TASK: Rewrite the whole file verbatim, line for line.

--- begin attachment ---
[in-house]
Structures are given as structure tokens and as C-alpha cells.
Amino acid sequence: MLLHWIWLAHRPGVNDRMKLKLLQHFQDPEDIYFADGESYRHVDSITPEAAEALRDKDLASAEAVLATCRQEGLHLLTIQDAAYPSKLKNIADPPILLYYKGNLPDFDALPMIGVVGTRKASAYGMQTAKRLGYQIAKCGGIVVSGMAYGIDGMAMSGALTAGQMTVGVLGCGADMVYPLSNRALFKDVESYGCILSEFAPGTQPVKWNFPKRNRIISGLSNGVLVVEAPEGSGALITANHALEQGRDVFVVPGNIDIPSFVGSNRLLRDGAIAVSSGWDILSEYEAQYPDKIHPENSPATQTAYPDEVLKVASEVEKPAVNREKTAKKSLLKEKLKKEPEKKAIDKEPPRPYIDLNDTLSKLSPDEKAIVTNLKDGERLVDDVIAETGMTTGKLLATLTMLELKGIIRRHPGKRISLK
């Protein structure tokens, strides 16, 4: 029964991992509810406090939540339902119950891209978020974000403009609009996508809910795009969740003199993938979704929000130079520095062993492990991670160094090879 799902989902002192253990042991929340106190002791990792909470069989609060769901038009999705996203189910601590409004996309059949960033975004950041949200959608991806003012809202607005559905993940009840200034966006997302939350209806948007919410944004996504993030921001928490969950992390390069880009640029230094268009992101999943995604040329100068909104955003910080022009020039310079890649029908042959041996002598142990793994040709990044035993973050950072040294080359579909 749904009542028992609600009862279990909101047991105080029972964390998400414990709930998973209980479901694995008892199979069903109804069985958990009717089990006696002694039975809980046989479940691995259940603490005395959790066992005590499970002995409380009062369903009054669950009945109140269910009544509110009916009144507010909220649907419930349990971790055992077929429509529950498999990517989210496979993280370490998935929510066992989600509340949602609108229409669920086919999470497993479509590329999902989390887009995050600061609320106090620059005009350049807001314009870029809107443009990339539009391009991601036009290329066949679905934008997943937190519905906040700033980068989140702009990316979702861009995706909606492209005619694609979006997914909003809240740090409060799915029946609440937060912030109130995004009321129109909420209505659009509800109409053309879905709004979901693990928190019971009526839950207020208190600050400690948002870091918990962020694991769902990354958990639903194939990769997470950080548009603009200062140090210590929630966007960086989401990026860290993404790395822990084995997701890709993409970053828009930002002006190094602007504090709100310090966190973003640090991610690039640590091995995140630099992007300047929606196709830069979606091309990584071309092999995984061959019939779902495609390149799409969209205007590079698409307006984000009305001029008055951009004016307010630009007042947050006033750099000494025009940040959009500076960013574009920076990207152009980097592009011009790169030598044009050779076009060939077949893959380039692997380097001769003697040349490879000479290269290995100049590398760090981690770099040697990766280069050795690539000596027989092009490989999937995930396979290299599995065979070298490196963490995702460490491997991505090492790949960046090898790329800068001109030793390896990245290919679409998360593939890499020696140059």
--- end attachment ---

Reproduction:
[in-house]
Structures are given as structure tokens and as C-alpha cells.
Amino acid sequence: MLLHWIWLAHRPGVNDRMKLKLLQHFQDPEDIYFADGESYRHVDSITPEAAEALRDKDLASAEAVLATCRQEGLHLLTIQDAAYPSKLKNIADPPILLYYKGNLPDFDALPMIGVVGTRKASAYGMQTAKRLGYQIAKCGGIVVSGMAYGIDGMAMSGALTAGQMTVGVLGCGADMVYPLSNRALFKDVESYGCILSEFAPGTQPVKWNFPKRNRIISGLSNGVLVVEAPEGSGALITANHALEQGRDVFVVPGNIDIPSFVGSNRLLRDGAIAVSSGWDILSEYEAQYPDKIHPENSPATQTAYPDEVLKVASEVEKPAVNREKTAKKSLLKEKLKKEPEKKAIDKEPPRPYIDLNDTLSKLSPDEKAIVTNLKDGERLVDDVIAETGMTTGKLLATLTMLELKGIIRRHPGKRISLK
């Protein structure tokens, strides 16, 4: 029964991992509810406090939540339902119950891209978020974000403009609009996508809910795009969740003199993938979704929000130079520095062993492990991670160094090879 799902989902002192253990042991929340106190002791990792909470069989609060769901038009999705996203189910601590409004996309059949960033975004950041949200959608991806003012809202607005559905993940009840200034966006997302939350209806948007919410944004996504993030921001928490969950992390390069880009640029230094268009992101999943995604040329100068909104955003910080022009020039310079890649029908042959041996002598142990793994040709990044035993973050950072040294080359579909 749904009542028992609600009862279990909101047991105080029972964390998400414990709930998973209980479901694995008892199979069903109804069985958990009717089990006696002694039975809980046989479940691995259940603490005395959790066992005590499970002995409380009062369903009054669950009945109140269910009544509110009916009144507010909220649907419930349990971790055992077929429509529950498999990517989210496979993280370490998935929510066992989600509340949602609108229409669920086919999470497993479509590329999902989390887009995050600061609320106090620059005009350049807001314009870029809107443009990339539009391009991601036009290329066949679905934008997943937190519905906040700033980068989140702009990316979702861009995706909606492209005619694609979006997914909003809240740090409060799915029946609440937060912030109130995004009321129109909420209505659009509800109409053309879905709004979901693990928190019971009526839950207020208190600050400690948002870091918990962020694991769902990354958990639903194939990769997470950080548009603009200062140090210590929630966007960086989401990026860290993404790395822990084995997701890709993409970053828009930002002006190094602007504090709100310090966190973003640090991610690039640590091995995140630099992007300047929606196709830069979606091309990584071309092999995984061959019939779902495609390149799409969209205007590079698409307006984000009305001029008055951009004016307010630009007042947050006033750099000494025009940040959009500076960013574009920076990207152009980097592009011009790169030598044009050779076009060939077949893959380039692997380097001769003697040349490879000479290269290995100049590398760090981690770099040697990766280069050795690539000596027989092009490989999937995930396979290299599995065979070298490196963490995702460490491997991505090492790949960046090898790329800068001109030793390896990245290919679409998360593939890499020696140059």